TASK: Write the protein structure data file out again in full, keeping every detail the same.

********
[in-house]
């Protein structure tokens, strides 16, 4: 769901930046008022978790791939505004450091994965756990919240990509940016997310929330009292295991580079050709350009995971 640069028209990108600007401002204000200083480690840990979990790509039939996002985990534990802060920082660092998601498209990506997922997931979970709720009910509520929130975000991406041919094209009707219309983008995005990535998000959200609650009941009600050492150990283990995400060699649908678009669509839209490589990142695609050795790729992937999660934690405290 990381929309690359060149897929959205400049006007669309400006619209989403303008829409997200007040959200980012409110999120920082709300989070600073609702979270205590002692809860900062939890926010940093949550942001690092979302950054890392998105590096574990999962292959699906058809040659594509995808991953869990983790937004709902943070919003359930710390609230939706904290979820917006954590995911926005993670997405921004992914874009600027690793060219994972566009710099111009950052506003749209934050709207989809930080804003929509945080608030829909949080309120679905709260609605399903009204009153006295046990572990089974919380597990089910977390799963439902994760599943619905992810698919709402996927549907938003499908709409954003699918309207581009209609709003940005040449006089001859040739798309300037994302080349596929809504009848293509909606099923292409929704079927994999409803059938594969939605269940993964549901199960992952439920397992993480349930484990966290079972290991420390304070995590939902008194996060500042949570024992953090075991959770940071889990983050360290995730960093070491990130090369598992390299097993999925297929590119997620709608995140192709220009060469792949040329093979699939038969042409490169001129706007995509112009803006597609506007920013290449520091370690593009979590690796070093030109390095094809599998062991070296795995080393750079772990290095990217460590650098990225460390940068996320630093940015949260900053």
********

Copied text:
[in-house]
């Protein structure tokens, strides 16, 4: 769901930046008022978790791939505004450091994965756990919240990509940016997310929330009292295991580079050709350009995971 640069028209990108600007401002204000200083480690840990979990790509039939996002985990534990802060920082660092998601498209990506997922997931979970709720009910509520929130975000991406041919094209009707219309983008995005990535998000959200609650009941009600050492150990283990995400060699649908678009669509839209490589990142695609050795790729992937999660934690405290 990381929309690359060149897929959205400049006007669309400006619209989403303008829409997200007040959200980012409110999120920082709300989070600073609702979270205590002692809860900062939890926010940093949550942001690092979302950054890392998105590096574990999962292959699906058809040659594509995808991953869990983790937004709902943070919003359930710390609230939706904290979820917006954590995911926005993670997405921004992914874009600027690793060219994972566009710099111009950052506003749209934050709207989809930080804003929509945080608030829909949080309120679905709260609605399903009204009153006295046990572990089974919380597990089910977390799963439902994760599943619905992810698919709402996927549907938003499908709409954003699918309207581009209609709003940005040449006089001859040739798309300037994302080349596929809504009848293509909606099923292409929704079927994999409803059938594969939605269940993964549901199960992952439920397992993480349930484990966290079972290991420390304070995590939902008194996060500042949570024992953090075991959770940071889990983050360290995730960093070491990130090369598992390299097993999925297929590119997620709608995140192709220009060469792949040329093979699939038969042409490169001129706007995509112009803006597609506007920013290449520091370690593009979590690796070093030109390095094809599998062991070296795995080393750079772990290095990217460590650098990225460390940068996320630093940015949260900053």